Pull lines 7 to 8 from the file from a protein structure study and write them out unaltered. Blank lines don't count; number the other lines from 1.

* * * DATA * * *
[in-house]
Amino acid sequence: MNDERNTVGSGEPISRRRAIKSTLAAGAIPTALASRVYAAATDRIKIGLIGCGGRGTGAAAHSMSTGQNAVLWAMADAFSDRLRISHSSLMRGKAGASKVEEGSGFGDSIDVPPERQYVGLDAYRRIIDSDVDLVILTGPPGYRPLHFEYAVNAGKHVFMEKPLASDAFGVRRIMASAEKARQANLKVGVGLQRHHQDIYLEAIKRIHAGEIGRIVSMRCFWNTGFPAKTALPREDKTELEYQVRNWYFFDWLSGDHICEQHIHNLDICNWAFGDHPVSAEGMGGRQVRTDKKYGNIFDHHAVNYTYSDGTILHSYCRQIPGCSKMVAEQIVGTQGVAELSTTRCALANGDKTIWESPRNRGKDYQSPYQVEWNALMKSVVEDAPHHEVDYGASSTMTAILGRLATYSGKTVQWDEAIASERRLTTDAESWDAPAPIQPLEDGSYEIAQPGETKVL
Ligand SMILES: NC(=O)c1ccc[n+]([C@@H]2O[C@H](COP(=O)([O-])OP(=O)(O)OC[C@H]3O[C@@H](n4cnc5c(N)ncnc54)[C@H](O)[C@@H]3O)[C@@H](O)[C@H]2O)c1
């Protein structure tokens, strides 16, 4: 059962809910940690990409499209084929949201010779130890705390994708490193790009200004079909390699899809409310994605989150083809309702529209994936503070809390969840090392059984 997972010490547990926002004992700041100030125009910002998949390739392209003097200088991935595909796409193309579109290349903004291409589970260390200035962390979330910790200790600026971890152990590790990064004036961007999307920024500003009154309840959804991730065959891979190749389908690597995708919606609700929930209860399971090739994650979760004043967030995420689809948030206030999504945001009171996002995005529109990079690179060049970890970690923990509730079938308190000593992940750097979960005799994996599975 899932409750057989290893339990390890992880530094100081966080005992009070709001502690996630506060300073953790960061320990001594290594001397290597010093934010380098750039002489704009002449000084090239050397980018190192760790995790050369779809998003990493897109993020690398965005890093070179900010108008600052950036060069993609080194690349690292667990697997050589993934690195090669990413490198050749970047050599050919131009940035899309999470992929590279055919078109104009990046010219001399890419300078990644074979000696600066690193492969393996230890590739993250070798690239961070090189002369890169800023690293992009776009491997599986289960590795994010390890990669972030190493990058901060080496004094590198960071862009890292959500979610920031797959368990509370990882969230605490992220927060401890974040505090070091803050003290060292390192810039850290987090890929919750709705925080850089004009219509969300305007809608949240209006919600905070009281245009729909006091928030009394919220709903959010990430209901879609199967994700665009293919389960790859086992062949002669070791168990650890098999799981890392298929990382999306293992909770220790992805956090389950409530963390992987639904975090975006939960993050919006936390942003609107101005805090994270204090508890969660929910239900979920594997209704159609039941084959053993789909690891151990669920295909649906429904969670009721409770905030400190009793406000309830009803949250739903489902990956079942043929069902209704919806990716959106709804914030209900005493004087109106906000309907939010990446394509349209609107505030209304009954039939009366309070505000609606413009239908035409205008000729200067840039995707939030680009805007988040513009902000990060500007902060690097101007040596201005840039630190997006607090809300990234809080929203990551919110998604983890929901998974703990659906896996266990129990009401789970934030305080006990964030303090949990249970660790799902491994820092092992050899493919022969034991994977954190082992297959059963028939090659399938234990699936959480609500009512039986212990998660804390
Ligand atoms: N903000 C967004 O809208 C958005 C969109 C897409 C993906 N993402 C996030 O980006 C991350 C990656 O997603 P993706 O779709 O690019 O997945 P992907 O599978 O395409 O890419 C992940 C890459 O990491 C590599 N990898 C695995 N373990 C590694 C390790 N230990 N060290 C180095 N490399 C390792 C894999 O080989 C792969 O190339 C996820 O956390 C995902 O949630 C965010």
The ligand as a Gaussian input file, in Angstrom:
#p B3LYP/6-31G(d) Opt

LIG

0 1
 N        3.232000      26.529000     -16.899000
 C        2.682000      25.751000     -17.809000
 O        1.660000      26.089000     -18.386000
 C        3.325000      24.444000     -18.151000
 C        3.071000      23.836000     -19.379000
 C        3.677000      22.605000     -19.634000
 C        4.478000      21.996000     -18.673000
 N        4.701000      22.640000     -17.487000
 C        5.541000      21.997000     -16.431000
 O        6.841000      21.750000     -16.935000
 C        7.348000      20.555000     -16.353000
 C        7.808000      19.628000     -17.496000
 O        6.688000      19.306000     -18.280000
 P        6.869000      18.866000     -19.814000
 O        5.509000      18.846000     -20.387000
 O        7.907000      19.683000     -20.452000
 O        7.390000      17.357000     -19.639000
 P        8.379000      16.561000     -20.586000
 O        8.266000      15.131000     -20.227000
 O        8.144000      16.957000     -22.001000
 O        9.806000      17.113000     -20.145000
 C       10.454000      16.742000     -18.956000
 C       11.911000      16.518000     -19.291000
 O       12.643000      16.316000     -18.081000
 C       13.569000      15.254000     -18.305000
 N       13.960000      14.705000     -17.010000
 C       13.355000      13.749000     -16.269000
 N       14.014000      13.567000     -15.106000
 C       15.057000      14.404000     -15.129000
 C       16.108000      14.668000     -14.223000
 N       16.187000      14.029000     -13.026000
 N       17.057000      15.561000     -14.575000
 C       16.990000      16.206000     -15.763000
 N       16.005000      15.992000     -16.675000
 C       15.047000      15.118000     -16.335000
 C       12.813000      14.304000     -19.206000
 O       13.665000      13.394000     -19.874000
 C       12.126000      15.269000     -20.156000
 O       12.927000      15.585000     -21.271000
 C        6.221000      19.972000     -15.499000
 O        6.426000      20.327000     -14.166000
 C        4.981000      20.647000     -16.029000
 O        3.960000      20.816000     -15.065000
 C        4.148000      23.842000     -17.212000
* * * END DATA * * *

#p B3LYP/6-31G(d) Opt

LIG